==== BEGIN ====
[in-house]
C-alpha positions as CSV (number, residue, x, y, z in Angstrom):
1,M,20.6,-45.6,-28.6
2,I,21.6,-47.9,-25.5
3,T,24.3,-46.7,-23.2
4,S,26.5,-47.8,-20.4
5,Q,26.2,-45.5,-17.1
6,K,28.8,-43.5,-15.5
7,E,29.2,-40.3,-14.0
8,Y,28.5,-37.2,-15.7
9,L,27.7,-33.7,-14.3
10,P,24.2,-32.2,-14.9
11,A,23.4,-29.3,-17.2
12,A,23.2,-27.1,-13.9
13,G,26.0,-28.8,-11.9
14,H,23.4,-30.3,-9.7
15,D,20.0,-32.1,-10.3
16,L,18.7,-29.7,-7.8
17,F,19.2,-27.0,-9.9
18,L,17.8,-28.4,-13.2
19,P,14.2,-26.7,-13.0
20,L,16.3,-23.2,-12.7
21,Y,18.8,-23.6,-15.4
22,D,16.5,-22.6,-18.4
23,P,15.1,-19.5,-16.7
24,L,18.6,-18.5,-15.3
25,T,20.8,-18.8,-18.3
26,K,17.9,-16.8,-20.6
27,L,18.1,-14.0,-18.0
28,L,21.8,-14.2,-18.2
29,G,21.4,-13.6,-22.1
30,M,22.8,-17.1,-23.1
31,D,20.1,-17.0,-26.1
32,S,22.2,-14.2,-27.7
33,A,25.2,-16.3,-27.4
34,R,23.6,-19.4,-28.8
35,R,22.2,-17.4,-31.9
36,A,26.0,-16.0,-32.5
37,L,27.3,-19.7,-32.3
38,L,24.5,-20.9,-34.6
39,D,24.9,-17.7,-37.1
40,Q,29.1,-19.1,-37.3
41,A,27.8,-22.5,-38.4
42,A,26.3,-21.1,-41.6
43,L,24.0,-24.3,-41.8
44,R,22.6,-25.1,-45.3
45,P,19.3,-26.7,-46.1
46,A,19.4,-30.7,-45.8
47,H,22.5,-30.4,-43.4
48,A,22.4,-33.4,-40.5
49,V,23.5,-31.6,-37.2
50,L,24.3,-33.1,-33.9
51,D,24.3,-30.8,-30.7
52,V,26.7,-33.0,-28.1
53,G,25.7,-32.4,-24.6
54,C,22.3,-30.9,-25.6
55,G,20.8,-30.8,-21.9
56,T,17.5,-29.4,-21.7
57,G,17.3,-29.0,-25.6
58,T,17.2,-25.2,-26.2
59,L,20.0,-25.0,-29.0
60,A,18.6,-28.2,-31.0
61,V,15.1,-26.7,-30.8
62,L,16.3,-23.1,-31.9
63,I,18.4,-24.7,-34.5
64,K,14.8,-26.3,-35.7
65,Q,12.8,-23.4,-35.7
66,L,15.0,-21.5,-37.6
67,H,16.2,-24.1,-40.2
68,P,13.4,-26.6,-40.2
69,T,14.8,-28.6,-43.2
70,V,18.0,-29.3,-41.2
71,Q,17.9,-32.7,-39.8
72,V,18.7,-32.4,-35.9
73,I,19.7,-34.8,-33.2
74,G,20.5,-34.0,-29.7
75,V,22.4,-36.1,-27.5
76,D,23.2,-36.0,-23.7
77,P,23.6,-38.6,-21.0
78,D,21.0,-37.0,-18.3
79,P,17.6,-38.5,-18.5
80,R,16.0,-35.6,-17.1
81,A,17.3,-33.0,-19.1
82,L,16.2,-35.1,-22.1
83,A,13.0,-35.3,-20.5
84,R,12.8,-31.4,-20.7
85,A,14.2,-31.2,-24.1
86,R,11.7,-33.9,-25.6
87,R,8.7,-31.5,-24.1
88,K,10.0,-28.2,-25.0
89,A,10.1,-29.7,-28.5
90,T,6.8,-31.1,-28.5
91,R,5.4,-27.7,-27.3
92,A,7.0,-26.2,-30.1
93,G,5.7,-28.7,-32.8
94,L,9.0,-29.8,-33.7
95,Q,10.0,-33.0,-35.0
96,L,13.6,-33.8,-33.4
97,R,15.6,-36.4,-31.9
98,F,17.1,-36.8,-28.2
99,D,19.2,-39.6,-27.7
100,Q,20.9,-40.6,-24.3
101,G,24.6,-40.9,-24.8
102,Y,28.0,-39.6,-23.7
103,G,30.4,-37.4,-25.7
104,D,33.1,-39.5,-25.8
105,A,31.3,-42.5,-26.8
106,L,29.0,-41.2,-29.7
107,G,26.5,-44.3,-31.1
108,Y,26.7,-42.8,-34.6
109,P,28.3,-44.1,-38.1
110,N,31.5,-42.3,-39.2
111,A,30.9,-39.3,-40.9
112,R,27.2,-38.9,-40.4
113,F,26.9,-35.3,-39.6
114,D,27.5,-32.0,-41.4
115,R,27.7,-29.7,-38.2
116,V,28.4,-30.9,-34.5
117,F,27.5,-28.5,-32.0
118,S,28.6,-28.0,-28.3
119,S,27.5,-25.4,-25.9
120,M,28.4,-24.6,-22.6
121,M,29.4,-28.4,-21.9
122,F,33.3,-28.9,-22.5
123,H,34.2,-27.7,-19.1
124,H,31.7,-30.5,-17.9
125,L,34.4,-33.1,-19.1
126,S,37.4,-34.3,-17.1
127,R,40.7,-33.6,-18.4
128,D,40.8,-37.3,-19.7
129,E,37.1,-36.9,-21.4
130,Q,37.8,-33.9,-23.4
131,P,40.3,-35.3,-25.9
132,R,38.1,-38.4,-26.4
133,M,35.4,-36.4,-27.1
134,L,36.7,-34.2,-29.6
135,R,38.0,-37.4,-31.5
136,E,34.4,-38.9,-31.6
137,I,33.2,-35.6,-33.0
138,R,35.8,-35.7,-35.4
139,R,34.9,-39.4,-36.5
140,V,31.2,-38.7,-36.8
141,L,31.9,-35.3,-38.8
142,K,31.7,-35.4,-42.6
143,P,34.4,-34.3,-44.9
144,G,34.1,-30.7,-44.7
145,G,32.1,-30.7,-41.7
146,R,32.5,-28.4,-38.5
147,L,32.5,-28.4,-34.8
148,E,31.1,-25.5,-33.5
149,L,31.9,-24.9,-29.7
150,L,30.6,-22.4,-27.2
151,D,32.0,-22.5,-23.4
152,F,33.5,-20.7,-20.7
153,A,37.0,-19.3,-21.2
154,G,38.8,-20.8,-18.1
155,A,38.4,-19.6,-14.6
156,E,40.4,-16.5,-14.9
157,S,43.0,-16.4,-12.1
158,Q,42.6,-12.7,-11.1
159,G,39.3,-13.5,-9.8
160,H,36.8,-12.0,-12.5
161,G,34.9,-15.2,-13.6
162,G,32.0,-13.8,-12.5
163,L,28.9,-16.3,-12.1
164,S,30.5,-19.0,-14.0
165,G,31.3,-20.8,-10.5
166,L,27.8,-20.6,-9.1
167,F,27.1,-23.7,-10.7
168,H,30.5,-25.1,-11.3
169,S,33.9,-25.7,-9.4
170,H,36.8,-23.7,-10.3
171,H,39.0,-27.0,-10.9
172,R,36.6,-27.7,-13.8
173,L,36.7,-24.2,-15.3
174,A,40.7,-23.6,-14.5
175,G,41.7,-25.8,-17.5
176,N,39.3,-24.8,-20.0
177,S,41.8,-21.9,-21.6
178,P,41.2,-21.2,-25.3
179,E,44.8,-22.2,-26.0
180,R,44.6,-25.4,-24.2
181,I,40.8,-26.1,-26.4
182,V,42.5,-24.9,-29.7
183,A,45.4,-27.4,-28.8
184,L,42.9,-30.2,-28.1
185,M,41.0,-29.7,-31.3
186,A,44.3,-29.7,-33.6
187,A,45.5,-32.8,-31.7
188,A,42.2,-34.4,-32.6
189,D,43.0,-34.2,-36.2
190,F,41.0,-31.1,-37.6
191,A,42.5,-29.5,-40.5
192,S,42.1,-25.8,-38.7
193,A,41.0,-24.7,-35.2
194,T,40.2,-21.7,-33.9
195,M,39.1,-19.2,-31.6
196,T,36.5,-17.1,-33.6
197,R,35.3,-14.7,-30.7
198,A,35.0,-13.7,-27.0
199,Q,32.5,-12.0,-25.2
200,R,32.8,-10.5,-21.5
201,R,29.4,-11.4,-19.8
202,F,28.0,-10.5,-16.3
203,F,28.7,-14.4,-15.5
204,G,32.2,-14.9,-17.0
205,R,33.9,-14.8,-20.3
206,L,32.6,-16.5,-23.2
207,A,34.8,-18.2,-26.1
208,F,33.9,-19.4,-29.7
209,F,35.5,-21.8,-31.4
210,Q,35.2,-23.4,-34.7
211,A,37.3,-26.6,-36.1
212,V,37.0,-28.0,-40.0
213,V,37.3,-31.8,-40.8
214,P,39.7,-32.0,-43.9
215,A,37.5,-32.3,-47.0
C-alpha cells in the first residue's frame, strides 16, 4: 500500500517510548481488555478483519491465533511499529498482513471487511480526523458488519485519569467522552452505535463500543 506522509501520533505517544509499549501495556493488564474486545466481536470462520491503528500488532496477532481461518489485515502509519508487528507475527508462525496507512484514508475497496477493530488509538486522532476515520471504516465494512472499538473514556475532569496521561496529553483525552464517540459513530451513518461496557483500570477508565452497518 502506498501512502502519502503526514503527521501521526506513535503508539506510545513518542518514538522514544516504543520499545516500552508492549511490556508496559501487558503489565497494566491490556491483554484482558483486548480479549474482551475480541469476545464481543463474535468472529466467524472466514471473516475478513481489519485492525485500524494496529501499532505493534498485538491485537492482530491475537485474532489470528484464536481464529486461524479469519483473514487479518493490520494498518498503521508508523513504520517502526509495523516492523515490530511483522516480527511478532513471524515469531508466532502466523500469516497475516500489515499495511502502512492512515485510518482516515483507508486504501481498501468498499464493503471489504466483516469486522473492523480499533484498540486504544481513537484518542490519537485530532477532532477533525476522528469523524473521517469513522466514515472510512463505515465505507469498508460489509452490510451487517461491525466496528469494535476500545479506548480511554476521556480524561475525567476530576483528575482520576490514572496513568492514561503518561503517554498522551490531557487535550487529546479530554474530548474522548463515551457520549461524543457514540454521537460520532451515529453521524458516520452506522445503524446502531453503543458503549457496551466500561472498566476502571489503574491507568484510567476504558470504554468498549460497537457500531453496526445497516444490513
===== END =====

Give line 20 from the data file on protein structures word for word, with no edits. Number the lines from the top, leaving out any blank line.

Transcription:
18,L,17.8,-28.4,-13.2